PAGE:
And so it goes on: the interminable wait for a deal that would make the Beatles music available on the Web. Instead, Apple Corps. Ltd., which manages the Beatles' legacy, and EMI, the band's record label, have announced the release of a limited-edition USB flash drive preloaded with Beatles songs for $280, just in time for the holidays.
Call it Beatles on a stick.
Separately, EMI has filed a lawsuit against BlueBeat.com, a heretofore obscure website, claiming it has been illegally selling songs by the Fab Four. The label has accused BlueBeat of "shocking," "willful," and "overtly defiant" conduct, and accuses it of participating in one of the largest piracy operations on the internet. BlueBeat has denied the charge by saying it is protected by its "psycho-acoustic simulation" -- whatever that is.
"Defendants are engaged in music piracy of the most blatant and harmful kind," EMI charged in the lawsuit. "Plaintiffs bring this action to put an immediate stop to the massive and knowing infringement of their copyrighted pre-1972 sound recordings by Defendants, owners and operators of the internet website www.bluebeat.com (the 'BlueBeat Website')."
Defense is Legal 'Psycho'-Babble
The suit names Hank Risan, of Santa Cruz, Calif., as the mastermind of the piracy plot. As of Thursday morning, the Beatles' songs remained on the website. In fact, BlueBeat has responded with a unique defense -- no joke, "psycho-acoustic simulation" -- and says it is protected by 17 U.S.C. § 114(b).
BlueBeat says that, "Plaintiffs are not likely to succeed on the merits because Defendants' website markets and sells an entirely different sound recording than that copyrighted by Plaintiffs." The website says it "independently developed [its] own original sounds" that consist of "entirely different sound recording[s]" through a technical process it calls "psycho-acoustic simulation."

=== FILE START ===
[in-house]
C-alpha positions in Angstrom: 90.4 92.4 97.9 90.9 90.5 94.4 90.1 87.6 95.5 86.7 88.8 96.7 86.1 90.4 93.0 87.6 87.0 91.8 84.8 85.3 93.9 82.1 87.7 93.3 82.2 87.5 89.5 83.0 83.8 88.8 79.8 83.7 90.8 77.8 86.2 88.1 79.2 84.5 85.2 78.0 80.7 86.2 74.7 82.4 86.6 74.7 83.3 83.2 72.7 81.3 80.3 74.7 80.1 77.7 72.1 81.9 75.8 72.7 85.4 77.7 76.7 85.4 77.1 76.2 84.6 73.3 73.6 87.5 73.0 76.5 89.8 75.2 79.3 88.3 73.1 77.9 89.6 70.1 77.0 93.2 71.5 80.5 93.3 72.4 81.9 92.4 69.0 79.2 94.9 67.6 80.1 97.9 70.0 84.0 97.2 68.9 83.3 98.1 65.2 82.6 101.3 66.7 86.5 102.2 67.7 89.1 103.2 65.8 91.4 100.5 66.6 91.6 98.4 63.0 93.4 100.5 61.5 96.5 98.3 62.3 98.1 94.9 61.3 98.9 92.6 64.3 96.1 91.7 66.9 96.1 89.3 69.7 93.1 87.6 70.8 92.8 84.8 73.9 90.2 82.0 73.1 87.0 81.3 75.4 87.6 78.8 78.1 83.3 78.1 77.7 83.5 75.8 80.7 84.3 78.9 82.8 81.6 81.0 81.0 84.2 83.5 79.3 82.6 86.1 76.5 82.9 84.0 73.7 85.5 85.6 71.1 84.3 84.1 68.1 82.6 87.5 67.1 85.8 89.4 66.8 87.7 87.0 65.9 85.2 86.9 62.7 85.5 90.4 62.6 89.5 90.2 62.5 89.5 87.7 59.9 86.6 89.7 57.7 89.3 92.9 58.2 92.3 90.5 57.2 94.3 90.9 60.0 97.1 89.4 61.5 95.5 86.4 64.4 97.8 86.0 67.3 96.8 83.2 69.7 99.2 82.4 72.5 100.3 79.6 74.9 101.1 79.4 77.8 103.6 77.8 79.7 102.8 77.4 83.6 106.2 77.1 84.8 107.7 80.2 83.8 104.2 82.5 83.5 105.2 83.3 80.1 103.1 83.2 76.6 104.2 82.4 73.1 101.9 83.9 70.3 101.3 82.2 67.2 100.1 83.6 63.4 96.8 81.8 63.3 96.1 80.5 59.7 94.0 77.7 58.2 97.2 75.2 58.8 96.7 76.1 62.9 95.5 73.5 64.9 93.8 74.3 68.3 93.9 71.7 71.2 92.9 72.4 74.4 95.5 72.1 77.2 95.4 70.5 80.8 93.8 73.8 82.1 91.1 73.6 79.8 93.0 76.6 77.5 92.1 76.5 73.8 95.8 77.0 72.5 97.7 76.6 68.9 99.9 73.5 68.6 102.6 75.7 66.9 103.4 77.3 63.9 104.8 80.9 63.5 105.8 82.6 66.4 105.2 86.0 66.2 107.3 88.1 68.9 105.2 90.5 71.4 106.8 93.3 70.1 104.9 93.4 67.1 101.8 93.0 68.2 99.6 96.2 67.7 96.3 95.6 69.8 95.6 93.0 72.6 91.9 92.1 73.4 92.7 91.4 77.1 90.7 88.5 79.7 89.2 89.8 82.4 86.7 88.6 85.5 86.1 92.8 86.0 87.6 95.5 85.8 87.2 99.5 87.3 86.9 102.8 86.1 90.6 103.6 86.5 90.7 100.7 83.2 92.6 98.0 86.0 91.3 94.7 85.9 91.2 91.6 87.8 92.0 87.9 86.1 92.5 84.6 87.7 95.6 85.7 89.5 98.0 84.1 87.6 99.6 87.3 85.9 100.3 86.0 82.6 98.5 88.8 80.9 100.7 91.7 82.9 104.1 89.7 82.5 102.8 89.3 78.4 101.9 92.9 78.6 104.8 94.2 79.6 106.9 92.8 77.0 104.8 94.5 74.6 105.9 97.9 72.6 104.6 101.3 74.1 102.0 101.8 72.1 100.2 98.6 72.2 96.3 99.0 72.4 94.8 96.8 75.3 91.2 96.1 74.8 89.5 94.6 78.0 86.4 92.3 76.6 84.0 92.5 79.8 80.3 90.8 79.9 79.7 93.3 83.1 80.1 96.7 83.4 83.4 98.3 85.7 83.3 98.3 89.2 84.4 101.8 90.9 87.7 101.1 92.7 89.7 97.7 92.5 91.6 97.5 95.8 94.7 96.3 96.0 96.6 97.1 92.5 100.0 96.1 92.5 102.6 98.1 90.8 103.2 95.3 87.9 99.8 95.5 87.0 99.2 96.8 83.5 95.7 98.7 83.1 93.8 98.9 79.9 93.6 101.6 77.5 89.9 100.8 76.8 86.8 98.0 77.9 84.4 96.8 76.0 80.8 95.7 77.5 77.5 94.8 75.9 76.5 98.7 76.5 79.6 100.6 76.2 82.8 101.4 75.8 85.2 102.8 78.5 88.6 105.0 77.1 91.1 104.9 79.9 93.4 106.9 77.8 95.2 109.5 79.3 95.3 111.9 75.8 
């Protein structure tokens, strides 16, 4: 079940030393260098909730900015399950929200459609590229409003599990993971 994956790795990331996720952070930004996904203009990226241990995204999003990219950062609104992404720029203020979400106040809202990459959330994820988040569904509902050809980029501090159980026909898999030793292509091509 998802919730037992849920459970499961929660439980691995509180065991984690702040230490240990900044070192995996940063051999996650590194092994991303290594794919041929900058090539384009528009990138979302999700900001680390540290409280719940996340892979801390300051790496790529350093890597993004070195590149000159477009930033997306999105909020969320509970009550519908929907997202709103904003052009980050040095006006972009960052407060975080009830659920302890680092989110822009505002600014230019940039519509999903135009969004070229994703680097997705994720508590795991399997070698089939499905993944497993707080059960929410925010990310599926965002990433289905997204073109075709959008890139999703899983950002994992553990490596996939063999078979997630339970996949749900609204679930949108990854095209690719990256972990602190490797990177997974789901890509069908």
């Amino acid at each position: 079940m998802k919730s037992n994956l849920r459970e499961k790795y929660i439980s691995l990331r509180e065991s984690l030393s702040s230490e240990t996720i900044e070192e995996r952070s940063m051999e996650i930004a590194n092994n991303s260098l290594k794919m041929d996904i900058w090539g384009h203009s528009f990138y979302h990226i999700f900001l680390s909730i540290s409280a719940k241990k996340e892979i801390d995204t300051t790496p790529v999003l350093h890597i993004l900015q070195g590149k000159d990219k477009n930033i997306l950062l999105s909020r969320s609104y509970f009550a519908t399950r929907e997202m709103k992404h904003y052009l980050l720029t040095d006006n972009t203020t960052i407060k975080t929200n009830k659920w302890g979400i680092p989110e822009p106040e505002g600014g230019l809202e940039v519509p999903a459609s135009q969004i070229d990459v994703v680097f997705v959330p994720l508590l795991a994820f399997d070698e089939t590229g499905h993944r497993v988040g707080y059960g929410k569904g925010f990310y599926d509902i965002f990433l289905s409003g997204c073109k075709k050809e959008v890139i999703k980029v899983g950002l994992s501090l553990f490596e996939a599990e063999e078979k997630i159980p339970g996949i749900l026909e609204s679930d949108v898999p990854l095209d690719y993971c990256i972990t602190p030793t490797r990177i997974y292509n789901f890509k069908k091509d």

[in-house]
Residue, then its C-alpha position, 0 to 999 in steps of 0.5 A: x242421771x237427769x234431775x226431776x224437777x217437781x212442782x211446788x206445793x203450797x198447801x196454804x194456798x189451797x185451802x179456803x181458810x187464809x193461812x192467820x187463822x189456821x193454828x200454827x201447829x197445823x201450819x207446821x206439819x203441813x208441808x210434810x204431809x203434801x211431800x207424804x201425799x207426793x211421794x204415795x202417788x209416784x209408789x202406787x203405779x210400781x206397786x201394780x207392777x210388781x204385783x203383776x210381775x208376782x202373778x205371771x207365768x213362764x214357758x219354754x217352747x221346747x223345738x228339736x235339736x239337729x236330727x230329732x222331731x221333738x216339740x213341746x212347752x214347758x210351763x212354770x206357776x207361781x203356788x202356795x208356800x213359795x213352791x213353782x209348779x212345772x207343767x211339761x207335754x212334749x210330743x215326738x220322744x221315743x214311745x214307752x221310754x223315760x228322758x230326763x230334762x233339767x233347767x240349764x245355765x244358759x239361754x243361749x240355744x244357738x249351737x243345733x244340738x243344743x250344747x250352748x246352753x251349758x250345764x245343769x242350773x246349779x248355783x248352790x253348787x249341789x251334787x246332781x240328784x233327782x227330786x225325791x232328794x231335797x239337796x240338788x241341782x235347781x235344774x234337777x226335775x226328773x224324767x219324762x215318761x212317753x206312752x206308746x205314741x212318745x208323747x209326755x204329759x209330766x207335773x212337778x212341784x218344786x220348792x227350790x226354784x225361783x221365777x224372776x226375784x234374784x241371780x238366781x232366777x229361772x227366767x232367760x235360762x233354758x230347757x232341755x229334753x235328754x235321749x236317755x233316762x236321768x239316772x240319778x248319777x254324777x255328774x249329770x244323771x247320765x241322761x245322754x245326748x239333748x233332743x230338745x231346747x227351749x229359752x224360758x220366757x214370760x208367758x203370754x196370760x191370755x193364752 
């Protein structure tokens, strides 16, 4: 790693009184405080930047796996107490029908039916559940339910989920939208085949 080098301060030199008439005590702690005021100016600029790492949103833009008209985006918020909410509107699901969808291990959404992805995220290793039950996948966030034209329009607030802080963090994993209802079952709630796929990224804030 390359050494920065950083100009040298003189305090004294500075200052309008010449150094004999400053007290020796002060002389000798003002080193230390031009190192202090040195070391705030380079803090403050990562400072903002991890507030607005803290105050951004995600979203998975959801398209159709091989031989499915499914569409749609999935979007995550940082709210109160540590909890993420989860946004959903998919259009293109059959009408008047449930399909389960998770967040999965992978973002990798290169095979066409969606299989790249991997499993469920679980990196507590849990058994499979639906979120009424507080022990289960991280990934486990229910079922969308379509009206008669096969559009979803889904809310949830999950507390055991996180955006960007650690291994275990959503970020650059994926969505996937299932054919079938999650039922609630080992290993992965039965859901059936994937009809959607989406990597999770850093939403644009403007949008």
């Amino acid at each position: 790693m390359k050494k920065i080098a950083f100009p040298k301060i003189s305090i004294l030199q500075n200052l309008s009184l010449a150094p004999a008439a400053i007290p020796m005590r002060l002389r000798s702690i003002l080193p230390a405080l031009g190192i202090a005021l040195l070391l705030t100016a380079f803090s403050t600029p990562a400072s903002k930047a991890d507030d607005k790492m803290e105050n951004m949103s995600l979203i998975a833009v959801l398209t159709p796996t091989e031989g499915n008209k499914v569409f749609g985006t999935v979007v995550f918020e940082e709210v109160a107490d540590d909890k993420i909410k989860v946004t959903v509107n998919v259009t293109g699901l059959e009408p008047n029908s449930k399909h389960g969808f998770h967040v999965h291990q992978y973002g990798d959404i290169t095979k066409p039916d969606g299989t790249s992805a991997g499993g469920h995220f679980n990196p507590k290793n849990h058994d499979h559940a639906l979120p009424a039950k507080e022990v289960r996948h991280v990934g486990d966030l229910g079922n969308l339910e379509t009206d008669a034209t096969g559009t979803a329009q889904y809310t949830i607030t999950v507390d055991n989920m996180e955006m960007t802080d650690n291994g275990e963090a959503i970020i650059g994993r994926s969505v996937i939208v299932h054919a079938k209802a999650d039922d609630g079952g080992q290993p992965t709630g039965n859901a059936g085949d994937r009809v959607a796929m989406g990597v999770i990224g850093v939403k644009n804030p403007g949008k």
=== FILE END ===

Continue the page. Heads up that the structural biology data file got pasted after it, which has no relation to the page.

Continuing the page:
Copyright experts aren't buying it.
"Unless BlueBeat can come up with some better arguments than this (and if it had better arguments, I'm sure it would have already made them), it is not long for this world," wrote Ben Sheffner, a digital copyright expert currently employed by NBC Universal. "And we can all go back to speculating when The Beatles will be available on iTunes."
In the lawsuit, EMI says it is "entitled" to $150,000 "for each copyright infringed," would theoretically could add up to billions of dollars, depending on how many copies of the Beatles songs BlueBeat has sold.
Buy the Beatles Digitally and Legally
But EMI is not just filing lawsuits. It is ramping up for the holidays with the Fab Five on a digital stick.
The label is selling 30,000 16 GB Apple-shaped USB drives available, each containing 14 albums in FLAC format -- better-than-CD quality -- and high-quality MP3. Also included are 13 short films about the albums, art, photos and expanded liner notes. The USB drives load automatically on Macs and PCs and will be released Dec. 8, just in time for the holidays.
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